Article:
This is tricky, of course, but inevitable, and not just in encyclopedias. You also have to trust that your brain surgeon knows how to operate on brains, and that the person who fits your gas boiler knows enough not to blow up your house. This is what's known as the professionalization of society: we can't all do everything, so we willingly hand control over our lives to people who can do what we can't.

The modern movement towards user-generated content began, really, with blogs, in response to the idea that bloggers on the ground can share information and insight more quickly, and perhaps more accurately, than the mainstream media. This is, in large part, probably true, and 'citizen journalism' has rightly been heralded. But journalism is an odd profession. A reporter's main duty is tell people what is going on in a certain part of the world ('the here') at a given time ('the now'). Aside from the ability to write clearly, and a commitment to broad impartiality (I'm talking hard news reporters here, not comment writers), there aren't that many specific technical skills involved, except maybe shorthand. This is not to denigrate journalism - it's hard work, and hard to do well - but the entry barriers are not particularly high, and so what journalists do can be copied by bloggers.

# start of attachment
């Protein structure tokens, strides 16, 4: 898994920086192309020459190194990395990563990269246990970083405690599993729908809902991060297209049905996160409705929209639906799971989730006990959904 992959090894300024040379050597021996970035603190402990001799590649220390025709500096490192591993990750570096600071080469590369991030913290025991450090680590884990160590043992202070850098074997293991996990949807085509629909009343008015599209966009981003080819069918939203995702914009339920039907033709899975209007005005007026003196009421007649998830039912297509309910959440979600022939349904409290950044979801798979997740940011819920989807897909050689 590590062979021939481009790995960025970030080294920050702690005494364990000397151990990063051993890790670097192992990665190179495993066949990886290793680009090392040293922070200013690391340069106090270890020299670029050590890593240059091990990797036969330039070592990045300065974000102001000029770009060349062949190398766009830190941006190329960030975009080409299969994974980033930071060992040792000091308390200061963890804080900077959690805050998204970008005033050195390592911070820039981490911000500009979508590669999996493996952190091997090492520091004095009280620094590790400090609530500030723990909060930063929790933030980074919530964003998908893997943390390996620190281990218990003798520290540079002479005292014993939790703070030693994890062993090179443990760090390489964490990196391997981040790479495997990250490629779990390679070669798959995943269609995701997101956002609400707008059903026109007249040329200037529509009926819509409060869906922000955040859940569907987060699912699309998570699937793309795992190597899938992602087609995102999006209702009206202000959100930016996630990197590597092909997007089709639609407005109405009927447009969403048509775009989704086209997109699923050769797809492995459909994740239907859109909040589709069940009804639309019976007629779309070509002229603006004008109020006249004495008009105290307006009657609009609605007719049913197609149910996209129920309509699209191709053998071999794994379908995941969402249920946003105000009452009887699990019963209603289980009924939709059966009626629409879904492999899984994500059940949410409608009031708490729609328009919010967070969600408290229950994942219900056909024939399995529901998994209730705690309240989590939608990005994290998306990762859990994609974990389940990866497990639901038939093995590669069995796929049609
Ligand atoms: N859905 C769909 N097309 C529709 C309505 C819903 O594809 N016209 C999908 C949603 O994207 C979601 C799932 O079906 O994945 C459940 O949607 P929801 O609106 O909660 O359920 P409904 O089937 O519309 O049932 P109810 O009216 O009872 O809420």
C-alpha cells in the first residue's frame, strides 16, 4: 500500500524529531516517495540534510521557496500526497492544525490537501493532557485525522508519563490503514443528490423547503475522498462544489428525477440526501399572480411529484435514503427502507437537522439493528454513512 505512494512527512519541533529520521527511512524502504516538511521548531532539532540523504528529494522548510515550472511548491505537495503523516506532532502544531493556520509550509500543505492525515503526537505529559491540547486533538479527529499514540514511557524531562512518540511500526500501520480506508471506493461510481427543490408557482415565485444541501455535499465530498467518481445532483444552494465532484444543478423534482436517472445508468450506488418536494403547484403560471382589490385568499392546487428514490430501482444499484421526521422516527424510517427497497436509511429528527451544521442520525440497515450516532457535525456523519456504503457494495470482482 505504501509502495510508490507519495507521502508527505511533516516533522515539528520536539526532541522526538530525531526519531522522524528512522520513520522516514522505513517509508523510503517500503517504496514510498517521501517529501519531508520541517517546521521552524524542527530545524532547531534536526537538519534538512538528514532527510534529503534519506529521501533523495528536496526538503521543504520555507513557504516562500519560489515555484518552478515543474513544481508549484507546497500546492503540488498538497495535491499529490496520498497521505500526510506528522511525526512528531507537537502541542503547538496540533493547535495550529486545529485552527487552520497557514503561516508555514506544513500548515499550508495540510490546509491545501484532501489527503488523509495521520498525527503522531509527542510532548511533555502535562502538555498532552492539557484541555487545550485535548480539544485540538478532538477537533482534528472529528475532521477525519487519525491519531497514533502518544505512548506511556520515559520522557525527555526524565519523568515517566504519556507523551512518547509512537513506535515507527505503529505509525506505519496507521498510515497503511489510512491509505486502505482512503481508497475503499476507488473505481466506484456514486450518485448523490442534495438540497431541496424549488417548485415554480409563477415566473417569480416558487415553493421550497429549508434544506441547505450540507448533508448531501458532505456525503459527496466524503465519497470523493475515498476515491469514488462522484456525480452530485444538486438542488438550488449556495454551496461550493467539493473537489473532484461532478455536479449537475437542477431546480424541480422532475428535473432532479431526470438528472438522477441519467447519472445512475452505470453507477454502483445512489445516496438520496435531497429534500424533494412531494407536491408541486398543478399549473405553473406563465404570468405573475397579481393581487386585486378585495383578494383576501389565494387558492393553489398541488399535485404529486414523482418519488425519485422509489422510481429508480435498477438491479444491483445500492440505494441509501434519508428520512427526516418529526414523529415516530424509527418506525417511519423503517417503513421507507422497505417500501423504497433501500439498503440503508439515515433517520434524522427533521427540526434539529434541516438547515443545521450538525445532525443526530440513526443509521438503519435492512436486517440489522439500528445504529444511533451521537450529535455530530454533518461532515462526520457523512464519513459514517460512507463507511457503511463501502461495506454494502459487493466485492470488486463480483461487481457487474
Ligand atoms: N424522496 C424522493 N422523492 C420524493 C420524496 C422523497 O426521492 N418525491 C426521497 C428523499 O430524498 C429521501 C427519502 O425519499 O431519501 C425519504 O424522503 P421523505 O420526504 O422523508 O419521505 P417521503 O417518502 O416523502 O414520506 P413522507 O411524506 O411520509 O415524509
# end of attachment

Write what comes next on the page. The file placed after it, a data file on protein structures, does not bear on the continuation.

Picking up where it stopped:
Writing encyclopedias, like brain surgery or fitting boilers, requires a lot of technical skill. The skill is not the ability to write (though this matters) but the ability to design research: to dig out facts and verify their accuracy. Journalists do this too, but normally on less obscure subjects. This skill is important. Whether you're reading an EB or a Wikipedia entry, you have to trust that whoever wrote it is right.

So whom do you trust: an anonymous EB encyclopedist or an anonymous Wikipedia contributor? Here's a good way of deciding: starvation.